A few years ago, when I was on a big fat family holiday in Italy, I insisted on taking a detour from Rome and going south. Not to Sicily, not to Pompeii. But to Naples. Infamously known for its crime, gunshot alleys and gangs, my request was met with indignation. There were far prettier places to visit--why not Amalfi? Why Naples? I remained resolute. When we finally reached there and took our first bite of pizza, everyone finally understood why.
It is the birthplace of pizza
The pizza Napoletana or Neopolitan pizza was born in Naples. Earlier, while flatbreads and breads were enjoyed in Italy, people had a massive mistrust of tomatoes. Brought to the country from Peru and other parts of South & Central America, the Italians believed tomatoes to be poisonous. It wasn’t until the latter half of the 18th century, when Naples was going through a hunger crisis that tomatoes were added to the flatbreads. Voila (or more accurately, ecco), and the pizza was born.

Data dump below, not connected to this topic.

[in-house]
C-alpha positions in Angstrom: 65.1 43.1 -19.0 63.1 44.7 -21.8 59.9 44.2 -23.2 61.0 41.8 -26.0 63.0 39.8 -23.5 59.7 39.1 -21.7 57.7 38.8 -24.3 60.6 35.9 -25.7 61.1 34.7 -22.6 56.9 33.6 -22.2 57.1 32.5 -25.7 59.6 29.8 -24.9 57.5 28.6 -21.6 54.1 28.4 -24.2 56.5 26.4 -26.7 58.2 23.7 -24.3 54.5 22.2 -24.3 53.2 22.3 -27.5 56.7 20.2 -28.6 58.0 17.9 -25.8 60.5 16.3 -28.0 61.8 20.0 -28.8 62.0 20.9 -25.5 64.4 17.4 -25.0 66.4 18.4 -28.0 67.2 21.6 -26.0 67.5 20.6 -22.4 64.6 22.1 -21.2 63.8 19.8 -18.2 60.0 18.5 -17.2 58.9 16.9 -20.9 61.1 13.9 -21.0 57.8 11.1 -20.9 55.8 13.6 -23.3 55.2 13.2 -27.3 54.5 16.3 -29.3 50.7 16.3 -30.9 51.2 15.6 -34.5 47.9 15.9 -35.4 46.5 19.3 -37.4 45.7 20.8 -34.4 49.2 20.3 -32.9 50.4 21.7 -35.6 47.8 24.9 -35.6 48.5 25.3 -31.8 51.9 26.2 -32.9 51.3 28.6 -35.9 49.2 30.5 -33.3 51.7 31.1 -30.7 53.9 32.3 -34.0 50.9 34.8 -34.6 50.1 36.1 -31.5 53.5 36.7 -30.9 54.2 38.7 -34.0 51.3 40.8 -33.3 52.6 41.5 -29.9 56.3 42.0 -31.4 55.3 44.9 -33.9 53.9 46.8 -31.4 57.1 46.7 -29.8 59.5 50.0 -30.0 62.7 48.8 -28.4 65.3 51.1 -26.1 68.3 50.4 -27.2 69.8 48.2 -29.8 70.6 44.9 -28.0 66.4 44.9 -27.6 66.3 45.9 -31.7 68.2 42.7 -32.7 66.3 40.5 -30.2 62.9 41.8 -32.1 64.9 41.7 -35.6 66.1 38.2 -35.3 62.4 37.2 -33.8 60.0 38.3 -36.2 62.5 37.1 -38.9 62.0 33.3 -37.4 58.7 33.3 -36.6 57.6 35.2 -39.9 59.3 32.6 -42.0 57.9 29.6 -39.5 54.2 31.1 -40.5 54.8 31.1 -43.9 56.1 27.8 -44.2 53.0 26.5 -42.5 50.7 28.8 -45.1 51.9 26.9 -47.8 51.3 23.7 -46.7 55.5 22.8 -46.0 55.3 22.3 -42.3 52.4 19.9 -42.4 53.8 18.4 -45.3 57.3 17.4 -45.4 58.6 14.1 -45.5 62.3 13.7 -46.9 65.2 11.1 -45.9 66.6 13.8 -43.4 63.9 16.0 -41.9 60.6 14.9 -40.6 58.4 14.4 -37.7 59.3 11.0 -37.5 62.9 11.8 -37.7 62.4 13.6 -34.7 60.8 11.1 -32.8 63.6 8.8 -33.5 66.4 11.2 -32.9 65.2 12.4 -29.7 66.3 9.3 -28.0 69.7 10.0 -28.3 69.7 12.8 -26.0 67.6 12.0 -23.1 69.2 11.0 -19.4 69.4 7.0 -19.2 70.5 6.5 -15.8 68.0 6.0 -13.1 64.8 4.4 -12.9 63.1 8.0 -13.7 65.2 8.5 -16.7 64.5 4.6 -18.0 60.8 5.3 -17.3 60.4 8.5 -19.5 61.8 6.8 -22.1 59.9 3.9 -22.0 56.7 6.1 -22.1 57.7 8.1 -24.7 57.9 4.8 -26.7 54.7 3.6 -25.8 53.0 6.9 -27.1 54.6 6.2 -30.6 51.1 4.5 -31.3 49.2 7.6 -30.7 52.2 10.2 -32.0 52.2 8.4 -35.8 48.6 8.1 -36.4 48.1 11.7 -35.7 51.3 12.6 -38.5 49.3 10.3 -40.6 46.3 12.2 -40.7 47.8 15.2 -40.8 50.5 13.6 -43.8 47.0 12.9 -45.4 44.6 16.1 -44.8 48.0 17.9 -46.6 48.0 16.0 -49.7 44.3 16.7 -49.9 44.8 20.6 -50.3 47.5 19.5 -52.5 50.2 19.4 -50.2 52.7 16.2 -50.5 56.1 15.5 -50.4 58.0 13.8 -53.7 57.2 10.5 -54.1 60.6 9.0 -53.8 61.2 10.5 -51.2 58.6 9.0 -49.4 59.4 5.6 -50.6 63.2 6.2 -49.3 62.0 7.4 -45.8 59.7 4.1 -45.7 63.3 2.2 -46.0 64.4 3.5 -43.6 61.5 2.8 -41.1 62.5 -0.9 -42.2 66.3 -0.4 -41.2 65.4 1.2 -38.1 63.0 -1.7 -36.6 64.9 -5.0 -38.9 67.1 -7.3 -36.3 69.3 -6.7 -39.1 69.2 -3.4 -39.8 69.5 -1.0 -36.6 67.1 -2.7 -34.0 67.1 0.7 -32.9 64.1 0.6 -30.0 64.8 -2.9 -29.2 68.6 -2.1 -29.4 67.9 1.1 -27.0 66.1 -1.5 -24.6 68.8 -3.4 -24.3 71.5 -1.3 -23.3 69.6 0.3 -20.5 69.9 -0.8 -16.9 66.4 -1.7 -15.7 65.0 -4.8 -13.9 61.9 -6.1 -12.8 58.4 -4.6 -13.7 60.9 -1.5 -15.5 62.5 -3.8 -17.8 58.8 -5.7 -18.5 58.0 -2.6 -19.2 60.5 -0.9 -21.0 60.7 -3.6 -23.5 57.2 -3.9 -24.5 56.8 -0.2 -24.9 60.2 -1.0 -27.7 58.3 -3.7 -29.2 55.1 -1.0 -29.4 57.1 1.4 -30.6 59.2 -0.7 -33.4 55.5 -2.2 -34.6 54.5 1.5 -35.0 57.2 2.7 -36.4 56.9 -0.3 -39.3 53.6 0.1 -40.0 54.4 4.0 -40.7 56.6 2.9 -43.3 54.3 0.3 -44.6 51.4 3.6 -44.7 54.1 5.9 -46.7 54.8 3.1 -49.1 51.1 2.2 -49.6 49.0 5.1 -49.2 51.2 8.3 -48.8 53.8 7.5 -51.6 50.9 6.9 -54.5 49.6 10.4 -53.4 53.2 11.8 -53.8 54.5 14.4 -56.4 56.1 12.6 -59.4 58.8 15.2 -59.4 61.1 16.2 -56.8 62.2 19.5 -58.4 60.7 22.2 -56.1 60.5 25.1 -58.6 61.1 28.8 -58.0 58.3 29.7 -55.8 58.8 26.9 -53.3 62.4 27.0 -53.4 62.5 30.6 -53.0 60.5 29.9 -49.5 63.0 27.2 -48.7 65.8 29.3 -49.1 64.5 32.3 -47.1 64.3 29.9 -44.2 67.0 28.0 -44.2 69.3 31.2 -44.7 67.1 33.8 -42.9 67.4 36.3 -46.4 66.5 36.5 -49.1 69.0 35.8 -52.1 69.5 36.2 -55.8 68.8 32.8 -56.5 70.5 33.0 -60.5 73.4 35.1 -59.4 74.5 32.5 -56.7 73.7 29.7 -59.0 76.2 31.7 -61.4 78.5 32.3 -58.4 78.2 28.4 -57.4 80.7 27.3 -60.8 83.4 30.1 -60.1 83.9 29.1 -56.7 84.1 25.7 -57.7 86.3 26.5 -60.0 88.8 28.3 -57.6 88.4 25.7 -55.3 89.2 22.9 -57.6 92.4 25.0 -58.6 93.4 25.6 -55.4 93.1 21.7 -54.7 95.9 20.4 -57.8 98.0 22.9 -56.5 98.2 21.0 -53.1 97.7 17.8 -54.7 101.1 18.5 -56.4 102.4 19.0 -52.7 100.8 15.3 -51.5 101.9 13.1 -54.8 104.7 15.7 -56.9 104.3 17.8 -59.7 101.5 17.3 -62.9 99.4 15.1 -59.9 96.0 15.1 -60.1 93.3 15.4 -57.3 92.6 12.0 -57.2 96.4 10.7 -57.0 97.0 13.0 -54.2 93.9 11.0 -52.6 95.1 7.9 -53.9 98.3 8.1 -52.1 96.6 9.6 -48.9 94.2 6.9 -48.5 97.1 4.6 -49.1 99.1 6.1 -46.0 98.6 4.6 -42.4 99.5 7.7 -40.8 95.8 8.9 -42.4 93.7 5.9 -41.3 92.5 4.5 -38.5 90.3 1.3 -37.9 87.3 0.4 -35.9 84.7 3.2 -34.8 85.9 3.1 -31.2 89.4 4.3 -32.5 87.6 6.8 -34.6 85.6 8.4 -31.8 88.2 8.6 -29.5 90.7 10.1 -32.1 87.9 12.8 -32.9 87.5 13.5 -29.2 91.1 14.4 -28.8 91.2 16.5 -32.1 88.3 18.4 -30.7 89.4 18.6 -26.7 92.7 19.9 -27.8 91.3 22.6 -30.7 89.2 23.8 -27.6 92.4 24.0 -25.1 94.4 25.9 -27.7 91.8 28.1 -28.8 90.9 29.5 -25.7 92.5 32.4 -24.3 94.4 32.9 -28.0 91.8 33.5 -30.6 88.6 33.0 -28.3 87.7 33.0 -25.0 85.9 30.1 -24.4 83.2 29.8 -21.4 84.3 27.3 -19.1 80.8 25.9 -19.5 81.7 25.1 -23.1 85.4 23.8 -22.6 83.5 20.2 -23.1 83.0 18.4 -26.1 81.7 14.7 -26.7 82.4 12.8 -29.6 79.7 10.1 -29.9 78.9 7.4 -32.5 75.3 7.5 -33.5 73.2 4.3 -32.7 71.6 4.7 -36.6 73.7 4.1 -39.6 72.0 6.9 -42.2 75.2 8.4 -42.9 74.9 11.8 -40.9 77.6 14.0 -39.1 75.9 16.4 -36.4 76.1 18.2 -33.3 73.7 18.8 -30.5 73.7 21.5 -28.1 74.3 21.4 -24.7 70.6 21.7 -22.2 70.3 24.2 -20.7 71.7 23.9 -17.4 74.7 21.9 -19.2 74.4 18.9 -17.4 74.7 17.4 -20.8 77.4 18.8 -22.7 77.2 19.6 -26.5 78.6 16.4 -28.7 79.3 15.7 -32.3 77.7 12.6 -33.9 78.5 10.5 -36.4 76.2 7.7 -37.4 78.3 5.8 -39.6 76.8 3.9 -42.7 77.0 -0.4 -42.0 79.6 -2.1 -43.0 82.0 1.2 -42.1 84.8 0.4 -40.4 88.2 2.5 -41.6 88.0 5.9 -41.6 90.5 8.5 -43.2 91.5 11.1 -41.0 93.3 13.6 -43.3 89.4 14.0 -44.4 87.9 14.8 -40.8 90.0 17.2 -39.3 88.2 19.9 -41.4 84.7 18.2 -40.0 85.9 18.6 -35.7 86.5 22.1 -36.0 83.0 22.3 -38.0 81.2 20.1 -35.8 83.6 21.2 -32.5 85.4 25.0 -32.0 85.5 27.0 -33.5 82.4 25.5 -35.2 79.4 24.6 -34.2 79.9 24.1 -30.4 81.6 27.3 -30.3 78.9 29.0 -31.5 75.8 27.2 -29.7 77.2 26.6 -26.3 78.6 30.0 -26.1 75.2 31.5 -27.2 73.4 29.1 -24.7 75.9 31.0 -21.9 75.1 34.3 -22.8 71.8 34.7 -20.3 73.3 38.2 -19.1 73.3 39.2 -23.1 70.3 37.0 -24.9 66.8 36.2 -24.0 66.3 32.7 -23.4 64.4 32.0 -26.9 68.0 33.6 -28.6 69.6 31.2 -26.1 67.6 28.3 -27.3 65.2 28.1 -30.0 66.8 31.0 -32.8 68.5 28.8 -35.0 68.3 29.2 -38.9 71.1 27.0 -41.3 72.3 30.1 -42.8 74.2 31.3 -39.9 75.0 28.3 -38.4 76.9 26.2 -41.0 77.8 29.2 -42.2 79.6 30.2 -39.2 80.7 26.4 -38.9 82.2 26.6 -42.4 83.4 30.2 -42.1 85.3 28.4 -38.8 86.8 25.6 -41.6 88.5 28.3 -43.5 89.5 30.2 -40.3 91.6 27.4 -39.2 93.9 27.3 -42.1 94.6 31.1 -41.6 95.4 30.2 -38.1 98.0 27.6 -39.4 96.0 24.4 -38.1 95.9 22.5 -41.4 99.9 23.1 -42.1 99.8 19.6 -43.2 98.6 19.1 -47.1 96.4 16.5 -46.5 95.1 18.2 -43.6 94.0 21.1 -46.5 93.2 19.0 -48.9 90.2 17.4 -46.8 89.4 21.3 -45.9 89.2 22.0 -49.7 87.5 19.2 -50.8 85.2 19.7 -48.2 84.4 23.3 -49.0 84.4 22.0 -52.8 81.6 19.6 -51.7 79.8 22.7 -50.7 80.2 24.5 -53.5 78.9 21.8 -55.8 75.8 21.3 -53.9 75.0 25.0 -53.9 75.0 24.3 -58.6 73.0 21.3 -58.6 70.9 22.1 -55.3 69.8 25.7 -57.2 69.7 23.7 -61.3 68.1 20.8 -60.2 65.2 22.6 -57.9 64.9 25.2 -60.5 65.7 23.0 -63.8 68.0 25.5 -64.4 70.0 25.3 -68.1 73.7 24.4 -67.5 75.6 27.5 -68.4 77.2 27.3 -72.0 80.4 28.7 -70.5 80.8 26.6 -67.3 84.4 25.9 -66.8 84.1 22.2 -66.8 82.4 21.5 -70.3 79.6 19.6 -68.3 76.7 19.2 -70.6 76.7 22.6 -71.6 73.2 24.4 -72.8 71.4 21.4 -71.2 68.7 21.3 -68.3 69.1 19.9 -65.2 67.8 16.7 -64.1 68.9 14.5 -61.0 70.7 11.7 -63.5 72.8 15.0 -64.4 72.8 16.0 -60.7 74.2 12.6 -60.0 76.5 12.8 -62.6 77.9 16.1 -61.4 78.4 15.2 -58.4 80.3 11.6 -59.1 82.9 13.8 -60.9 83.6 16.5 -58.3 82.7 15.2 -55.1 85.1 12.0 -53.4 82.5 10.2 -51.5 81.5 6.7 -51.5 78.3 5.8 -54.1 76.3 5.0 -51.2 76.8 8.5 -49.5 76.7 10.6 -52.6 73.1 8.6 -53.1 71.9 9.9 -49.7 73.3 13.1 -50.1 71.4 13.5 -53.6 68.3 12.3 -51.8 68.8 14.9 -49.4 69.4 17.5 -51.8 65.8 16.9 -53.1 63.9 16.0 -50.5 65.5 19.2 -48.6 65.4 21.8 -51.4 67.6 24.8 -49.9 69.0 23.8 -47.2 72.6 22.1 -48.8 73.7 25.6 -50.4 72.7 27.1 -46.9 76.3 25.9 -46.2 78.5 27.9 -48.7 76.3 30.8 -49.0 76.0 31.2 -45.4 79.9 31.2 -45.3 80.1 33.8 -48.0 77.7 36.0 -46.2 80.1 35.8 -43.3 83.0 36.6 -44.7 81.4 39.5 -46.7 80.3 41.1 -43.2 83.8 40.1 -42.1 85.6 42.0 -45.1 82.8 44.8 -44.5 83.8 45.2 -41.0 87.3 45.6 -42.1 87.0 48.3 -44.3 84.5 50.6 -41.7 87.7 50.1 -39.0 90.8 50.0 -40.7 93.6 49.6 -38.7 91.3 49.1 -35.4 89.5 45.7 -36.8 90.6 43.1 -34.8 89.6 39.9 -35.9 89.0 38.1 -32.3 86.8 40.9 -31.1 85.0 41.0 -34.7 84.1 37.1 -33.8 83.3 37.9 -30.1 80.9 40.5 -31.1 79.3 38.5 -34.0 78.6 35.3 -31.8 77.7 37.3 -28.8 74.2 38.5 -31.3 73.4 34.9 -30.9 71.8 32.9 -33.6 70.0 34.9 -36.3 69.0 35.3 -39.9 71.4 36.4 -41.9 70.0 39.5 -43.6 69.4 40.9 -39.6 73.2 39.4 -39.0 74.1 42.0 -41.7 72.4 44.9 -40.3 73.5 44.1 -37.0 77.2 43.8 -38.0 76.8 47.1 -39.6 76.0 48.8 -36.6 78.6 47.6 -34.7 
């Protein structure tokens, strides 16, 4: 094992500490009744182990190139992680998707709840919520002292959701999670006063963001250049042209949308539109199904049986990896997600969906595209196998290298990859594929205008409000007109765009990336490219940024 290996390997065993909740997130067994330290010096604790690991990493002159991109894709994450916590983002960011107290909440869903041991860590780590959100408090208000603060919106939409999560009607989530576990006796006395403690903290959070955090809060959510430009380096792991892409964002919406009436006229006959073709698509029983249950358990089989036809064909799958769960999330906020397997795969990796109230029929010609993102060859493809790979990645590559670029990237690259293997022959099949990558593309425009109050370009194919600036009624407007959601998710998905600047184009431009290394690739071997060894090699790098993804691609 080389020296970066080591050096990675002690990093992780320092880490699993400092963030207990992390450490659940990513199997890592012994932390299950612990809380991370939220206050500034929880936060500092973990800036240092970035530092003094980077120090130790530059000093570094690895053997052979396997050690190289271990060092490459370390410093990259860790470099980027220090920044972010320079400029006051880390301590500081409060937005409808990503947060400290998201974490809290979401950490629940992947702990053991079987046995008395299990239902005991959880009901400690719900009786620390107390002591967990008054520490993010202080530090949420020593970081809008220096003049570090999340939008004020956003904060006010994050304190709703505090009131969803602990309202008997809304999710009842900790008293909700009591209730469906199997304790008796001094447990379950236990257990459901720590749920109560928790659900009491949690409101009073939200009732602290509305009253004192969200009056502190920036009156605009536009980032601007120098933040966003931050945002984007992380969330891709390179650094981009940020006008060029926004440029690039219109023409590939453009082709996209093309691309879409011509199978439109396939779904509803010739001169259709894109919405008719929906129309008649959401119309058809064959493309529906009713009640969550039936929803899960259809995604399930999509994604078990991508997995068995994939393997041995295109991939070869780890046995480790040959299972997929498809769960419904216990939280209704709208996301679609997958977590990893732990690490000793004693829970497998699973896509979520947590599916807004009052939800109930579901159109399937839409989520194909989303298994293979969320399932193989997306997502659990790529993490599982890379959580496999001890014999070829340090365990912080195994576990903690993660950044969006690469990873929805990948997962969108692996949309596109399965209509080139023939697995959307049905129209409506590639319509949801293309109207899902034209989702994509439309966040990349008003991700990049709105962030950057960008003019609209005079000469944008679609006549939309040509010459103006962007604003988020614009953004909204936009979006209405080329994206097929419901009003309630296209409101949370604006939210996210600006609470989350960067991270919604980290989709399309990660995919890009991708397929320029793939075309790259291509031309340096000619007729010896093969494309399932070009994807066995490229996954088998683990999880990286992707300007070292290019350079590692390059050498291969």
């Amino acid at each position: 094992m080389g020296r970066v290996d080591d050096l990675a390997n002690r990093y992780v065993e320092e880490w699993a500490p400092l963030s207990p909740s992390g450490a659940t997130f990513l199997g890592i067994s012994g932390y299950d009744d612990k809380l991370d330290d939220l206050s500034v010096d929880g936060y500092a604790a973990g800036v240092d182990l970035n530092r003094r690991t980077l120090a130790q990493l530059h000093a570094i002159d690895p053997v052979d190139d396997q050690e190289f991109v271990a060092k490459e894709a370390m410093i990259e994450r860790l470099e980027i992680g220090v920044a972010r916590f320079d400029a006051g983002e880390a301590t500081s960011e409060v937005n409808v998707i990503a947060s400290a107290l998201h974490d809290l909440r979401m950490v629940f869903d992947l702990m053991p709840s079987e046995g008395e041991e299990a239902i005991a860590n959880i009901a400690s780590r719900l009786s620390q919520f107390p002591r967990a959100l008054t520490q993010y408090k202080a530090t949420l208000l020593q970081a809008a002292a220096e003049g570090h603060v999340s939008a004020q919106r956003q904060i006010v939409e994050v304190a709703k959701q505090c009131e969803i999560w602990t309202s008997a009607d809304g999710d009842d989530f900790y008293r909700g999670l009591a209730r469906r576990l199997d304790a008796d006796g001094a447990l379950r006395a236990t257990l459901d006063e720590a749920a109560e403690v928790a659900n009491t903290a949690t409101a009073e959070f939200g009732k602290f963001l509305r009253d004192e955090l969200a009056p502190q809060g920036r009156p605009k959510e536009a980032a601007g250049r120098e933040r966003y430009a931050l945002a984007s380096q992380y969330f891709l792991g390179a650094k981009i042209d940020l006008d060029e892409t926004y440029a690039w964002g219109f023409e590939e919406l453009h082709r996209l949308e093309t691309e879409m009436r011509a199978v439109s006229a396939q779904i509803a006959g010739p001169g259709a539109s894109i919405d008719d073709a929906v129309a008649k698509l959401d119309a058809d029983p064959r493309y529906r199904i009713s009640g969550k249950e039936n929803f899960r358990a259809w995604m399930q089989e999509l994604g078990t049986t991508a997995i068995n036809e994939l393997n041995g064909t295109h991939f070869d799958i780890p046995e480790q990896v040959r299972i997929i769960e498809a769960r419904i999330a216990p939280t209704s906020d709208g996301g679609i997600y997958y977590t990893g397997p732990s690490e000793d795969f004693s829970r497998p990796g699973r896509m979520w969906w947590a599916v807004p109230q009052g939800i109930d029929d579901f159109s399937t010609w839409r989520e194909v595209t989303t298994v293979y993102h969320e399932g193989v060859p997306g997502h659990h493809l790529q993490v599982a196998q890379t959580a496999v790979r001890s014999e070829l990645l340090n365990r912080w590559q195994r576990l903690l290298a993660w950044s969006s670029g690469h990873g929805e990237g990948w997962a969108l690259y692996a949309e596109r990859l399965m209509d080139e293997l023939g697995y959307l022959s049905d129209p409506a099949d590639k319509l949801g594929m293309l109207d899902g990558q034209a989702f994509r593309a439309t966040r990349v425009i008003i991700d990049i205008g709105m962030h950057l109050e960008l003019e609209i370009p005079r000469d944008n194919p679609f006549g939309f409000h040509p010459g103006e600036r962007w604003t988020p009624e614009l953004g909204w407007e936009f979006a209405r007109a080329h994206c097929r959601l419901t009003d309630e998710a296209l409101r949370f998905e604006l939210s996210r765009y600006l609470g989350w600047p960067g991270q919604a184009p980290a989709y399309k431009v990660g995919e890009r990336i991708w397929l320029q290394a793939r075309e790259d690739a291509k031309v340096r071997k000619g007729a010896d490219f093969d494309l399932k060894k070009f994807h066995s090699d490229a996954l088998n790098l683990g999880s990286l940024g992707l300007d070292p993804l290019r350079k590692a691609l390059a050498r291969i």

When in Naples, you can have pizza as breakfast, lunch, dinner or anywhere in between. On the streets, you get versions of pizza. The pizza a portofolgio, for instance, is literally translated to a pizza in a wallet. It’s folded up pizza so you can eat it anywhere and at any time without any trouble. You can also indulge in the pizza fritta, which is deep-fried pizza pockets with fillings in between the layers. It is, simply, delicioso.
Not spoilt for choice
The pizza napoletana, in its most authentic form, is also the most basic. In many pizzerias, you will find only one or two options--the pizza marinara and the pizza margherita. The marinara is a plain tomato sauce with garlic, olive oil (and no cheese) on top of the pizza base. The classic margherita adds a healthy dose of mozzarella on top (and is without the garlic).
Tempted to make the trip yourself? Take a pizza enthusiast along for best results, and have a happy meal.